Friday, May 1, 2009

The Time Travelling Spectre

When I was a young man of 17, I used to enjoy very much simply walking about town on my time off. It was not that there was that much to see or do anywhere out there. After a few months, the environment essentially became like a set of gears, shifting here and there, changing -- generally. At least, during those days, I still believed the people made a difference. That no, they were not also just part of the mechanical scenery. Coming to think of it now, this was probably one of my motivational factors -- to observe their variations in the scenery as I walked. After all, I was one of the people myself, too.

In any case, I liked travel in general, and it was expressed mainly (due to budgetary and logistical factors) by walking around town. I would walk long distances, I remember, from one end of the limits to the other. East to West, North to South. Diagonally. A lot of things were happening in my life, those days, and walking on my time off basically provided me with the coordination -- mentally and physically -- to deal efficiently with these matters that seemed to bubble into cognizance.

Let me make it clear, lest you are envisioning some kind of loon, that this was not the case. I was very popular in college despite my younger age compared to peers -- a lot of the guys were my buddies, and I knew a good number of the girls enjoyed my company. I was even made President of the Student Body for a couple of terms. During that same period, I also started writing more seriously, and through this endeavor won $800 from the Chief Minister of that state for a class essay of mine, which I only submitted because the professor literally begged me to. In those days, $800 was a lot of money, and although the fleeting vision of the professor jumping in joy for her student at the ceremony was very heart-warming, my achievement also brought me tangible joy and self-affirmation -- finally, I was able to purchase a math co-processor for my 486SX -- something I had desired for so long.

It was as this upright young man, then, that I one day happened at a bus stop. I would sometimes do this -- 'teleport myself' (as I imagined it at the time) from a place that was boring me to a place I felt may seem new -- take buses. It was not really cheating, it was just because I wanted to be somewhere else faster than bi-pedal locomotion may allow, especially given human muscular architecture. Buses are also usually quite cheap, affordable by students. This bus stop had an orange and cream awning, which was unusual for the time, but known to me as a matter of the town's trying to 'spruce itself up'. Apparently the gentleness of the orange and cream mixture could produce good feelings inside citizens, and I suppose I leaned towards agreeing, having had an orange ice lolly with a cream filling, once. I had no reason, before reaching that bus stop, to disagree with the theory.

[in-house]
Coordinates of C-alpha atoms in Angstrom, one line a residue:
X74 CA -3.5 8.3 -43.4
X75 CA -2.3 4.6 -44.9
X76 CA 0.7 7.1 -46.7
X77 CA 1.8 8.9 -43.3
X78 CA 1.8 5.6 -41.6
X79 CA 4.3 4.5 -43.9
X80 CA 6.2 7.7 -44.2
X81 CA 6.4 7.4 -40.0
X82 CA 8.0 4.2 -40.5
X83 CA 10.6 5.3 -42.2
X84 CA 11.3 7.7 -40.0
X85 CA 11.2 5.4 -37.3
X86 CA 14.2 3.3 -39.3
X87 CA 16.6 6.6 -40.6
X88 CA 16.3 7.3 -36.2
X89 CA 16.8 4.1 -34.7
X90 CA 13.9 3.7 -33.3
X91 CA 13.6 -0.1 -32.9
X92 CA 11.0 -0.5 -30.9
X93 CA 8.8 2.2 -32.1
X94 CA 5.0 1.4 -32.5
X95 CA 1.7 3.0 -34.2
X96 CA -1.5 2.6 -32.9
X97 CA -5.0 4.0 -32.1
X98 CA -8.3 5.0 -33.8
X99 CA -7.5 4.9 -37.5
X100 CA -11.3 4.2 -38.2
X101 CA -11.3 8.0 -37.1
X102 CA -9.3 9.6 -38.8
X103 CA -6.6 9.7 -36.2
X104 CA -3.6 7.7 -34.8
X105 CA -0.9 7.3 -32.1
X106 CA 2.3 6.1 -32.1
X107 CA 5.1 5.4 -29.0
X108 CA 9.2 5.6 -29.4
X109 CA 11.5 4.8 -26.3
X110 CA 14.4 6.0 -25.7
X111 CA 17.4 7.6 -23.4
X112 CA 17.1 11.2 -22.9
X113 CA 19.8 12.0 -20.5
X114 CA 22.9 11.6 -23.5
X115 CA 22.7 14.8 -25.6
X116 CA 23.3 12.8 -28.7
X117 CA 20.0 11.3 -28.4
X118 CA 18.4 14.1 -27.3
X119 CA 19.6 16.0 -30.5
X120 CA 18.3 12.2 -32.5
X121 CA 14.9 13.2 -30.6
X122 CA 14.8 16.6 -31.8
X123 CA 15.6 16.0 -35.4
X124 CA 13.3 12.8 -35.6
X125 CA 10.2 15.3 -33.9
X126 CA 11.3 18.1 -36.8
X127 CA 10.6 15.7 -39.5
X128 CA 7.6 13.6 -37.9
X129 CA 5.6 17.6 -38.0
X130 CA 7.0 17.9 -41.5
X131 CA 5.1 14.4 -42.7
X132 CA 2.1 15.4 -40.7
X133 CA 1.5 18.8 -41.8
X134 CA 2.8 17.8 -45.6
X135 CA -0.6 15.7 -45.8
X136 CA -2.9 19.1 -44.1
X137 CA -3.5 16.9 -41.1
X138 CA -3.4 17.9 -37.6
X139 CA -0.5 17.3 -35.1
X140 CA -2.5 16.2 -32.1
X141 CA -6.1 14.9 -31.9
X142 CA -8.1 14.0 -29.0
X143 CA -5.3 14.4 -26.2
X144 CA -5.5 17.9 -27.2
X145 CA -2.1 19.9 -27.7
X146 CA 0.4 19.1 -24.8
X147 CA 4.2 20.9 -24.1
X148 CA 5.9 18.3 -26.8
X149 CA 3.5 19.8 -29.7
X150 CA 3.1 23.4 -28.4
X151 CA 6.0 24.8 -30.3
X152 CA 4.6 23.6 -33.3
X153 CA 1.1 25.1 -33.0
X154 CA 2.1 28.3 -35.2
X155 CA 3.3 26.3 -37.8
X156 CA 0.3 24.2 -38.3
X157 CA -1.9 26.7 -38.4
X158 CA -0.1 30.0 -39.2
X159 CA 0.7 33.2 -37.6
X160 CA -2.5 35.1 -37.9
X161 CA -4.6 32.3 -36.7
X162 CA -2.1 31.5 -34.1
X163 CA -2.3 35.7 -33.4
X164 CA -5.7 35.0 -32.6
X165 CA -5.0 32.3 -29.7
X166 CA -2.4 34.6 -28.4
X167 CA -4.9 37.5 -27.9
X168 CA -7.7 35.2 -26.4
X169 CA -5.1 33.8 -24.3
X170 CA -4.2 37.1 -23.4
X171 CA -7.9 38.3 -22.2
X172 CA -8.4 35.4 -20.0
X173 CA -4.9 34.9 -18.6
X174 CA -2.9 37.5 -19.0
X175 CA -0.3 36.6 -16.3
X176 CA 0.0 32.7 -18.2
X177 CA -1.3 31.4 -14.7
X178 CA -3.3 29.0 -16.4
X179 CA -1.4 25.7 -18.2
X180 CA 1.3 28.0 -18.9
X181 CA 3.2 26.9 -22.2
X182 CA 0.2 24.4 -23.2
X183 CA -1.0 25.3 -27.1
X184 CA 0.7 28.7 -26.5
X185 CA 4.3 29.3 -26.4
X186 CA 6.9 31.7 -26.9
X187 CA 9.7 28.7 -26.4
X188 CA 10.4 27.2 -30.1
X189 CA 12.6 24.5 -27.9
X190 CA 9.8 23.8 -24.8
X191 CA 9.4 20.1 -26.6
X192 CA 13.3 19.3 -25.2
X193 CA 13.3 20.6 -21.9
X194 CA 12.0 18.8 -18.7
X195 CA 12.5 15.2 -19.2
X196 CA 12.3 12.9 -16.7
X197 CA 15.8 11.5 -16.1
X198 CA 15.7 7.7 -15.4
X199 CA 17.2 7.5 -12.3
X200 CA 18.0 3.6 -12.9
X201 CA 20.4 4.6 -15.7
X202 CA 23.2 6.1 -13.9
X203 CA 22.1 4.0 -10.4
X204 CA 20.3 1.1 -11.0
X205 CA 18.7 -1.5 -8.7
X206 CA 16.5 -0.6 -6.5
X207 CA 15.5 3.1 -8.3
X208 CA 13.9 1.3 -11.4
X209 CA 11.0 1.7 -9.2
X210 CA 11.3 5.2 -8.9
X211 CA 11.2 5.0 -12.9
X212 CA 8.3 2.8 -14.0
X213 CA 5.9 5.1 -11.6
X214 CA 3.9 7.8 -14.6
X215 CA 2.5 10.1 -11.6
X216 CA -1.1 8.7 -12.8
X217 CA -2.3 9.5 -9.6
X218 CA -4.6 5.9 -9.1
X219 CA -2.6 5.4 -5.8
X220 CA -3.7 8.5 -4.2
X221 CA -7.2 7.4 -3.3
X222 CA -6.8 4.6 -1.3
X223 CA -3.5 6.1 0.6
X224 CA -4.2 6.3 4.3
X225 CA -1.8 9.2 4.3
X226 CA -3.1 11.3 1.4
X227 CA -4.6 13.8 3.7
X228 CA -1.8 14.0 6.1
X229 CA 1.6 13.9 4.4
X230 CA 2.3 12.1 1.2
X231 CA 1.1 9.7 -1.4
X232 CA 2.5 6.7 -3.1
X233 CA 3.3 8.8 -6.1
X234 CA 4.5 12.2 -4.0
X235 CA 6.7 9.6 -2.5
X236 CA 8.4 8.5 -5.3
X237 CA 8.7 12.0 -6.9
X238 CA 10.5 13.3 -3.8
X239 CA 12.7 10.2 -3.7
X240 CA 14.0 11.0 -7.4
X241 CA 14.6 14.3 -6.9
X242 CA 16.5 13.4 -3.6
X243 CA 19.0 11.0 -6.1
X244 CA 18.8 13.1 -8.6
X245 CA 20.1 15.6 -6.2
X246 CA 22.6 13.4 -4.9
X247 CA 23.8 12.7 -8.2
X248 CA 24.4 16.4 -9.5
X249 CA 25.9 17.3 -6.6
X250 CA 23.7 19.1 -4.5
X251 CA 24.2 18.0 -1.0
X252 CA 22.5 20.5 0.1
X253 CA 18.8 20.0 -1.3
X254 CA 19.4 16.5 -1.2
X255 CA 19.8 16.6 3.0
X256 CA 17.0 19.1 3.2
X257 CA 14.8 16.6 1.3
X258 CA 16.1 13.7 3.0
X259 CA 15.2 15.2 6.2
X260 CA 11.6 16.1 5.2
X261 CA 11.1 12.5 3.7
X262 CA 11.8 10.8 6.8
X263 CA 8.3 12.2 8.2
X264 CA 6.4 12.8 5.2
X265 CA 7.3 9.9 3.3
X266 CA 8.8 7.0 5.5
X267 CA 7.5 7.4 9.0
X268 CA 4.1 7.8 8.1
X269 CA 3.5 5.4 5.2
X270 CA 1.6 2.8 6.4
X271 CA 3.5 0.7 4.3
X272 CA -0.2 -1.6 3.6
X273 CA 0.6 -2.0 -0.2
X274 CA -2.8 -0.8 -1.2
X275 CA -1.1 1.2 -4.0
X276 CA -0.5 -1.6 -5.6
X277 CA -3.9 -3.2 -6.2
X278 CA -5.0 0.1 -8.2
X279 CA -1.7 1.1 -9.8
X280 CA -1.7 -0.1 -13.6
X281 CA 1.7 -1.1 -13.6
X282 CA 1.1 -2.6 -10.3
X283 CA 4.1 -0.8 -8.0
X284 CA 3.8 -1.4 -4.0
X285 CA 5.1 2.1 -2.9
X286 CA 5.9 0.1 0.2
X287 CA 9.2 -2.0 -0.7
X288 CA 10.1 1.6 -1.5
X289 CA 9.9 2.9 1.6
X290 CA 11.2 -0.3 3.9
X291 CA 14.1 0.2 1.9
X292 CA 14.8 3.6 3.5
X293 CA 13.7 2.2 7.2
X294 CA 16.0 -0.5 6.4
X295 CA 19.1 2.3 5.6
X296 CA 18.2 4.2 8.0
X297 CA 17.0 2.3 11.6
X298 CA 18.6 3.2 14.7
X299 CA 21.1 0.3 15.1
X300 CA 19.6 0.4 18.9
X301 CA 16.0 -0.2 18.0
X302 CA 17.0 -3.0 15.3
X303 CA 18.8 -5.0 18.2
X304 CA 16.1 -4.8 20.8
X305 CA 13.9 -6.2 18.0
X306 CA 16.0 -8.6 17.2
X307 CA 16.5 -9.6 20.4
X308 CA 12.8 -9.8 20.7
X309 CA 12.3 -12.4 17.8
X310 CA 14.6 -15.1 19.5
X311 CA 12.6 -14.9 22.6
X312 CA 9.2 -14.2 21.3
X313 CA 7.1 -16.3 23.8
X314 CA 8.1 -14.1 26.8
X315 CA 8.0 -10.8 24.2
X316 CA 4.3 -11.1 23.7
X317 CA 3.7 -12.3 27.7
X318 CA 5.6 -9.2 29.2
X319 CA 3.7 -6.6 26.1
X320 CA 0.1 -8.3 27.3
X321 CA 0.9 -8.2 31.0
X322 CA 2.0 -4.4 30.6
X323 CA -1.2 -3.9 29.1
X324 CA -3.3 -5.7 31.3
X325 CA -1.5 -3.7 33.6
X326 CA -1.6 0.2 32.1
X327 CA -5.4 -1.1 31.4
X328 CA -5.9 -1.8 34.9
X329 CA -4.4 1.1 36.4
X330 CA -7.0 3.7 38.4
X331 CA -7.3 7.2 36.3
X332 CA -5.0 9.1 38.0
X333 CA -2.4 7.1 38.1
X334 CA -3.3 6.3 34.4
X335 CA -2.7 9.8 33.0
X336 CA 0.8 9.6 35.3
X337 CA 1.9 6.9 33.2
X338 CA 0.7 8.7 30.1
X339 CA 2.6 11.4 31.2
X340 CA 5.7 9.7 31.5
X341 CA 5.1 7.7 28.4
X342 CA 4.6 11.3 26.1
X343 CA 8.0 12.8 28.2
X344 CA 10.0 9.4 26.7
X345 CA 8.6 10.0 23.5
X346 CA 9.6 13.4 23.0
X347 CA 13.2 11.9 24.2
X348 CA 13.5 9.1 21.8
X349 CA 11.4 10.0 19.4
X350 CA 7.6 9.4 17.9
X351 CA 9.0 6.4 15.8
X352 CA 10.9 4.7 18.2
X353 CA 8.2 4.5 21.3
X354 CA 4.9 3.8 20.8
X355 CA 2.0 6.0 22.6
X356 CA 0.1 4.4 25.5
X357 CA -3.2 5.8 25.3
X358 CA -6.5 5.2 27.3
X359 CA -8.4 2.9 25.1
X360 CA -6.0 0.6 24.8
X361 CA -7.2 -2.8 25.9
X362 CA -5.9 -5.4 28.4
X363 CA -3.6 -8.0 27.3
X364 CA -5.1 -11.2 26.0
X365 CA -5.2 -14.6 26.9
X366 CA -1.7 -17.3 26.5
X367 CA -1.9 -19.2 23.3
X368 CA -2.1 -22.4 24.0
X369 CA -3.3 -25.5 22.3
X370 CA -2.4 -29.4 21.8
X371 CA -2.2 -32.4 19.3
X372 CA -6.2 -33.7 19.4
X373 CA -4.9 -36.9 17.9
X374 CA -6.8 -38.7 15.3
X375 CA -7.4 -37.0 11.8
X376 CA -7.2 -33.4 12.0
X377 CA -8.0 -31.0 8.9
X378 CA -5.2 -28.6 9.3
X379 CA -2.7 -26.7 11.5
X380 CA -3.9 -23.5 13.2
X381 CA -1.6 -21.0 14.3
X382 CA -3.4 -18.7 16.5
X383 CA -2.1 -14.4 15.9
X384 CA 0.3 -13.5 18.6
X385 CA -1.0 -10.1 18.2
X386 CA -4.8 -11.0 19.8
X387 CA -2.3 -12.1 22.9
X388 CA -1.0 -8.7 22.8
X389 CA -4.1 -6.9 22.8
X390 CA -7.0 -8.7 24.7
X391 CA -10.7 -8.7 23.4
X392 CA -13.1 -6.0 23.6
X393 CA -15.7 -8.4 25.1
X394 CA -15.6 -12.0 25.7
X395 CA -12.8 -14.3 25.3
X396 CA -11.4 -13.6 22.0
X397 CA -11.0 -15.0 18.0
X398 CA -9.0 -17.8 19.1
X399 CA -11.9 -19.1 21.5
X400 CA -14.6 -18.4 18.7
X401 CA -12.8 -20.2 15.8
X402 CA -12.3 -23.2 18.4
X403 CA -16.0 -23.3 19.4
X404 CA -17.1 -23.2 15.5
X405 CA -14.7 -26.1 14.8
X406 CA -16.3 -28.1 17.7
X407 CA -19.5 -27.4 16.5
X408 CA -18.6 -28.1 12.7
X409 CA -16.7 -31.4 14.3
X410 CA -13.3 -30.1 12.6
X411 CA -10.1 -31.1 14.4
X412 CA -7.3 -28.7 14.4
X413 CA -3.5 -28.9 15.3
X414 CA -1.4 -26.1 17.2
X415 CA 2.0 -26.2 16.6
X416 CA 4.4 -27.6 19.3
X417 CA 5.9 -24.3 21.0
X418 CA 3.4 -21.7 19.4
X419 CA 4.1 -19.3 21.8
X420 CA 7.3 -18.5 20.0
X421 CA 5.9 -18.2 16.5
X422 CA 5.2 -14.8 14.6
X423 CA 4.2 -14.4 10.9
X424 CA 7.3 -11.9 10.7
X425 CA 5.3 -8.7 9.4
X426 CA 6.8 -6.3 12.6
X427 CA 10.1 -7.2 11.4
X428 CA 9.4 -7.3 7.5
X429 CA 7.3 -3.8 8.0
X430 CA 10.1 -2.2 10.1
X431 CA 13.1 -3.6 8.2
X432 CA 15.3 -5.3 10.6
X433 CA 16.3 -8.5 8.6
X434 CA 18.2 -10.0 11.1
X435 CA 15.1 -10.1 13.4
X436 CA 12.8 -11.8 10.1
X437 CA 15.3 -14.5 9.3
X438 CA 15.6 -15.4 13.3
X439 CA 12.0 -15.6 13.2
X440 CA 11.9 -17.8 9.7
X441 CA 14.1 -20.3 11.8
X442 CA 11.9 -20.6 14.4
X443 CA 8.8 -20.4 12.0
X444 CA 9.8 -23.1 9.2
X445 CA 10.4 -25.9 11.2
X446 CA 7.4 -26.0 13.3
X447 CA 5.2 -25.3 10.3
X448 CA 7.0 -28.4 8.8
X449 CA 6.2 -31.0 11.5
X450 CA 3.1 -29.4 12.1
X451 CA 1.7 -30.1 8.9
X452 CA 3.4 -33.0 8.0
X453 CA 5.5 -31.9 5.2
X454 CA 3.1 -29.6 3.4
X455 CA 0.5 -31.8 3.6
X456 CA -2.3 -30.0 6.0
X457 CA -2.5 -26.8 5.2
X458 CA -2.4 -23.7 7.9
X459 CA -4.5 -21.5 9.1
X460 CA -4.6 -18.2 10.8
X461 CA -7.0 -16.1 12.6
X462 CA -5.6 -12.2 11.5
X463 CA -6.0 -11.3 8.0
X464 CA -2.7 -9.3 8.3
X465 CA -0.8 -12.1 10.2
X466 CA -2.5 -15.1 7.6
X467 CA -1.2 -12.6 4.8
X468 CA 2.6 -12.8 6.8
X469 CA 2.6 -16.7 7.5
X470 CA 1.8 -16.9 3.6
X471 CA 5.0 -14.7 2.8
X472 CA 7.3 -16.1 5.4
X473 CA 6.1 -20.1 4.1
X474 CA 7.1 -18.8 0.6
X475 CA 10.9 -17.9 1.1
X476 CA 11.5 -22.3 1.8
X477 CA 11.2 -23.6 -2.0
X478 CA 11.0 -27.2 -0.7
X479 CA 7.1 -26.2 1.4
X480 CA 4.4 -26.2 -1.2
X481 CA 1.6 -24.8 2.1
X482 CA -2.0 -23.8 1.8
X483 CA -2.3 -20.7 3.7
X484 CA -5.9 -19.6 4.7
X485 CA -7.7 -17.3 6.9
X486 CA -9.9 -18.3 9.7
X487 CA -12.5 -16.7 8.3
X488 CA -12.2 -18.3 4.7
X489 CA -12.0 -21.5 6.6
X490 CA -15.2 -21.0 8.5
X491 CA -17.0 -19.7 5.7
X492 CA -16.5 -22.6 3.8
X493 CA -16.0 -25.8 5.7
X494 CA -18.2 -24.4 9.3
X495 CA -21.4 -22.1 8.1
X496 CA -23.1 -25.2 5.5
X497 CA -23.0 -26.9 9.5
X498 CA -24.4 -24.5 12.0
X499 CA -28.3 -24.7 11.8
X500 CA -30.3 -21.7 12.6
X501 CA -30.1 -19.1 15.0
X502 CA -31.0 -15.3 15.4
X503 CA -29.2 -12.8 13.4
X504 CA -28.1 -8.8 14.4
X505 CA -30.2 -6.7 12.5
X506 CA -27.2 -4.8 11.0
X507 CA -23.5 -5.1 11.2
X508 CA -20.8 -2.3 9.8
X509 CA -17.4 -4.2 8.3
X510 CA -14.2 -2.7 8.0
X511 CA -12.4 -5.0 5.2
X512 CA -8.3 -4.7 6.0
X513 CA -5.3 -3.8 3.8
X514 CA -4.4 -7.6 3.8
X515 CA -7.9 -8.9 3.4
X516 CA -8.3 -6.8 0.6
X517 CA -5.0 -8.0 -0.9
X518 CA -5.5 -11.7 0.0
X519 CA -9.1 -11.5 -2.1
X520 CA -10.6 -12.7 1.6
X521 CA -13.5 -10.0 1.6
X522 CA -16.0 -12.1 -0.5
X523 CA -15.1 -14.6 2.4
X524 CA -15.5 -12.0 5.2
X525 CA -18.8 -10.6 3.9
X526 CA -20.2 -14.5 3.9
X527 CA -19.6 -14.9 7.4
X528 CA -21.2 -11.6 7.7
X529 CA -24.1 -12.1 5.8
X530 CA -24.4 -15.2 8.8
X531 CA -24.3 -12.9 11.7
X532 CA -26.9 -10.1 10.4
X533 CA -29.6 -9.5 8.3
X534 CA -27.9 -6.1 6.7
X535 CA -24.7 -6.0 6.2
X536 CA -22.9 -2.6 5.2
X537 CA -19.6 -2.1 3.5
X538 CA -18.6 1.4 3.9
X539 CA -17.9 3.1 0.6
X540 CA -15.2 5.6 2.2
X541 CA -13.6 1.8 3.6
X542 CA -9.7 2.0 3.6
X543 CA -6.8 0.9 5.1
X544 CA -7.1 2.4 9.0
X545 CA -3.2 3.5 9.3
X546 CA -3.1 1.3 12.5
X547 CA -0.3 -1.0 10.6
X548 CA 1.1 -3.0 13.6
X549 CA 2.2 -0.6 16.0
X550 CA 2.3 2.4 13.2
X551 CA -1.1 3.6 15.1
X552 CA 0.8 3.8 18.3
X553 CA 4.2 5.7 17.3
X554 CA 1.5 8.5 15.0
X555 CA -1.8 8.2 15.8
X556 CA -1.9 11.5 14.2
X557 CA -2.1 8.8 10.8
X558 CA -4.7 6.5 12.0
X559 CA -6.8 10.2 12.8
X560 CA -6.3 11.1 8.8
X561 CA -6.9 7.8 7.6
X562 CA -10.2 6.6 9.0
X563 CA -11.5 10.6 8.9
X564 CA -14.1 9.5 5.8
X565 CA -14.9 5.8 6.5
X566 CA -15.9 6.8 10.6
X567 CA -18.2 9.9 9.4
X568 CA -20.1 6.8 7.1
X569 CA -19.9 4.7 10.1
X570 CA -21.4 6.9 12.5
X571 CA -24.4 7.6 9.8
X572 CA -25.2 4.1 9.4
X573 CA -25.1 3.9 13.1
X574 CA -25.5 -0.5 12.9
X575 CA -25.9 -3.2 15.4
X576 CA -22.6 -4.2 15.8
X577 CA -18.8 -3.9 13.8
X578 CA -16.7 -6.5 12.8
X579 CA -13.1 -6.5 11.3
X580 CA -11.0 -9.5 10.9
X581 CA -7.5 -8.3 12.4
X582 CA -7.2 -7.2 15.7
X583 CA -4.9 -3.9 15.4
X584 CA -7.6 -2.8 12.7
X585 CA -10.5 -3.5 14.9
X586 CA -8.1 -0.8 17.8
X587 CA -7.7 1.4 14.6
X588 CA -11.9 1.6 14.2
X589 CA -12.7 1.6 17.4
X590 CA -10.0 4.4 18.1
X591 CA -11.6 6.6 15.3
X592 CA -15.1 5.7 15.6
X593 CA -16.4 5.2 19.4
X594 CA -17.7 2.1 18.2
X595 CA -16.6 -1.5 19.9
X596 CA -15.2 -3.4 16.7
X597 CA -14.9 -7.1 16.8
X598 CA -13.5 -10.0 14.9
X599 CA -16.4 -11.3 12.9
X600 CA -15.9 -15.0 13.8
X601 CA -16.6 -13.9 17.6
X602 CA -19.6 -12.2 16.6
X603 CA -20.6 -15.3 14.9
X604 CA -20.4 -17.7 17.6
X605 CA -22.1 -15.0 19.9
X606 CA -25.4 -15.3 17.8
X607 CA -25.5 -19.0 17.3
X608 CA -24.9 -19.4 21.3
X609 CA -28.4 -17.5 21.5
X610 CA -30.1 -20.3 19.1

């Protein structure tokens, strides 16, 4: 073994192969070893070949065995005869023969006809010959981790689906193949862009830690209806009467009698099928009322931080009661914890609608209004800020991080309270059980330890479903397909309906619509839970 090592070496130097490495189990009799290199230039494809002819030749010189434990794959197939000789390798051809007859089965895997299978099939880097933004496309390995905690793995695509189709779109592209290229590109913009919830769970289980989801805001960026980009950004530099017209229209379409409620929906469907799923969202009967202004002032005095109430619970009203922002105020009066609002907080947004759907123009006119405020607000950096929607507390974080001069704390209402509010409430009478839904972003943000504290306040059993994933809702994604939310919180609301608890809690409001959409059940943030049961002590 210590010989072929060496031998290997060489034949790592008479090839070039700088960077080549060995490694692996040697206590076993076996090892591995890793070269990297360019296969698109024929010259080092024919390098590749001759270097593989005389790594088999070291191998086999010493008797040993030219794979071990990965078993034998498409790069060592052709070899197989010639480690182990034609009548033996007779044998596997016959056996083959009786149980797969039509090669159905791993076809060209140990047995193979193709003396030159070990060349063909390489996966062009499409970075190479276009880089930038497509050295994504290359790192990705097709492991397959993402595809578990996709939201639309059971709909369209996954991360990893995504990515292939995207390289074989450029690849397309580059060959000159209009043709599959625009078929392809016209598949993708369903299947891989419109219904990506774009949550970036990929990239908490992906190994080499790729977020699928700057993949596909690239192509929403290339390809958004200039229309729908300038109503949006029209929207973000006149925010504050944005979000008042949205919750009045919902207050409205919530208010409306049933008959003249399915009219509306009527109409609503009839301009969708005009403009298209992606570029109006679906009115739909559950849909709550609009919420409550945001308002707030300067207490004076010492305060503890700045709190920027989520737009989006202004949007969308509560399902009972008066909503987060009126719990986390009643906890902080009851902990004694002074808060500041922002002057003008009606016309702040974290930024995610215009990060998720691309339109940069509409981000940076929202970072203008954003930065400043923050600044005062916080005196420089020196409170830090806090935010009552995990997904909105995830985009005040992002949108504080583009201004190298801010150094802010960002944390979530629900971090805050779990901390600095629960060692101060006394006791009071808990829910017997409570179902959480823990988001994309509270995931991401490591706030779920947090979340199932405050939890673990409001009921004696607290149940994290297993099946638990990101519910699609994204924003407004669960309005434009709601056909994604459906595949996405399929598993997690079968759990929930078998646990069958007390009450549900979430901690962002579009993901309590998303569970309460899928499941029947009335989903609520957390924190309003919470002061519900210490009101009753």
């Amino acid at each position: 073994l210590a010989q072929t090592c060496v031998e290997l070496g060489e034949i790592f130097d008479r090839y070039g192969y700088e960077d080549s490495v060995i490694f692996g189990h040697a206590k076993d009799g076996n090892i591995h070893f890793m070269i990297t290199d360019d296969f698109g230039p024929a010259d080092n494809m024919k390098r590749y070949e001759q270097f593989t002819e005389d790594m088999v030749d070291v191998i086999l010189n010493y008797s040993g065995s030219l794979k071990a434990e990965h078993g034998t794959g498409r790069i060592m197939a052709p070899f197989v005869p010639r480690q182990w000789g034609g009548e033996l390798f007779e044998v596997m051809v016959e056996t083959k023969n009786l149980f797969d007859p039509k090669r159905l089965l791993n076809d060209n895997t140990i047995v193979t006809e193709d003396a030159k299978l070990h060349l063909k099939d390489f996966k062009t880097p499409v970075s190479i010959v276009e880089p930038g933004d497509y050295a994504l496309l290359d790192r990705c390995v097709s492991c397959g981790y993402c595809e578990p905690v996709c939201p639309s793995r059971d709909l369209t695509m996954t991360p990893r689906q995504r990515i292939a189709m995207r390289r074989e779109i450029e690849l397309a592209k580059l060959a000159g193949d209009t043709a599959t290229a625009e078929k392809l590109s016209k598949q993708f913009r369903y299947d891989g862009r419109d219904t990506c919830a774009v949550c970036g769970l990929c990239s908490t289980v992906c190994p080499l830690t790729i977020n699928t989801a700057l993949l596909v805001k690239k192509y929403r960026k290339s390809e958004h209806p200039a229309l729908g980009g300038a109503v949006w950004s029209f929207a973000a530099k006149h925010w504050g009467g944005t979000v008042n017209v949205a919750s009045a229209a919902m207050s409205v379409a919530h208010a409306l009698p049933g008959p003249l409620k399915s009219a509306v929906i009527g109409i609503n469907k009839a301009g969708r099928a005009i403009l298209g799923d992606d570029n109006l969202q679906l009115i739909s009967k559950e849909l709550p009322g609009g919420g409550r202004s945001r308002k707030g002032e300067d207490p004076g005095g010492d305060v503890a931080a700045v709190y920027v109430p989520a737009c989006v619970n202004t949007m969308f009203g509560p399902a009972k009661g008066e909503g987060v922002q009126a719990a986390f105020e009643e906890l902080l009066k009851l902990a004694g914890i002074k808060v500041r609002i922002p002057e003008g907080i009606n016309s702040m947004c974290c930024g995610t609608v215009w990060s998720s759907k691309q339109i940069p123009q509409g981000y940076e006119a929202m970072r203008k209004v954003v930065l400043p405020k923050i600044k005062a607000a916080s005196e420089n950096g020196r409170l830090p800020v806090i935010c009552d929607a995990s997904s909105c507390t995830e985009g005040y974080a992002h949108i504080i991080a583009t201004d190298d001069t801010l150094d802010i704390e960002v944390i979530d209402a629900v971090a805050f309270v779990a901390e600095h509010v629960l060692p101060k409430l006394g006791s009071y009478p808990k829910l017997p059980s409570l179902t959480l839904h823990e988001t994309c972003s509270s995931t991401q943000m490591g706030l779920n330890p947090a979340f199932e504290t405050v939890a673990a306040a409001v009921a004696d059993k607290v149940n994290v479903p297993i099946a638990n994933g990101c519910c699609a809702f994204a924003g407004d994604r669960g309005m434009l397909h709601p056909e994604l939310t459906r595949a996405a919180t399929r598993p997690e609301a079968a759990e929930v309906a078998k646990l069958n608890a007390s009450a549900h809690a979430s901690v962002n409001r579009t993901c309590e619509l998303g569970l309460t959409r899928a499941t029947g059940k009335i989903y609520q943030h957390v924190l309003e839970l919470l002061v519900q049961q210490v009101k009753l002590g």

You will notice I said 'before' reaching that bus stop. I highlight this because this is where I met a most bizarre old man. He had been talking to some girls, seemingly of my age, and when I arrived, made a sort of random gesture at me, before continuing his speech to them. It was only as I leaned against the wall on the other side that I noticed the girls were in fact huddled in a corner. Their faces were mixtures of ambivalence, discomfort, and outright fear. The man kept leaning into their corner, arms waving about as he gave his speech, leaning closer and closer unto them.

This was unfair. Being at the time quite a sturdy youth, and full of self-confidence, I approached this man, and taking his shoulder, pulled him back from the girls, as one may do in setting an automatic gear shaft into reverse. But my hand was thrown off by his sudden, rabid shiver, and he turned at me, his eyes blood red and glaring.

A bus arrived, but a quick glance informed me that it was not my bus. Fortunately, at least, it was the bus for the girls, and they quickly filed into it. I kept staring into those bloodshot eyes, even as I heard the bus pull away. This man seemed dangerous, and it would be unwise to leave sight of him, at this point. He did not seem to have any weapons, but I knew all too well from old BMX stunts how fragile the human body can be, and, valuing my health, was not taking any chances with this fellow. I had never seen such ruby red eyes in my life. It was hard to differentiate where his irides even began. He was also staring back at me. Finally, it was he who broke the ice, in spectacularly unsurprising fashion.

"What you looking at?" he demanded.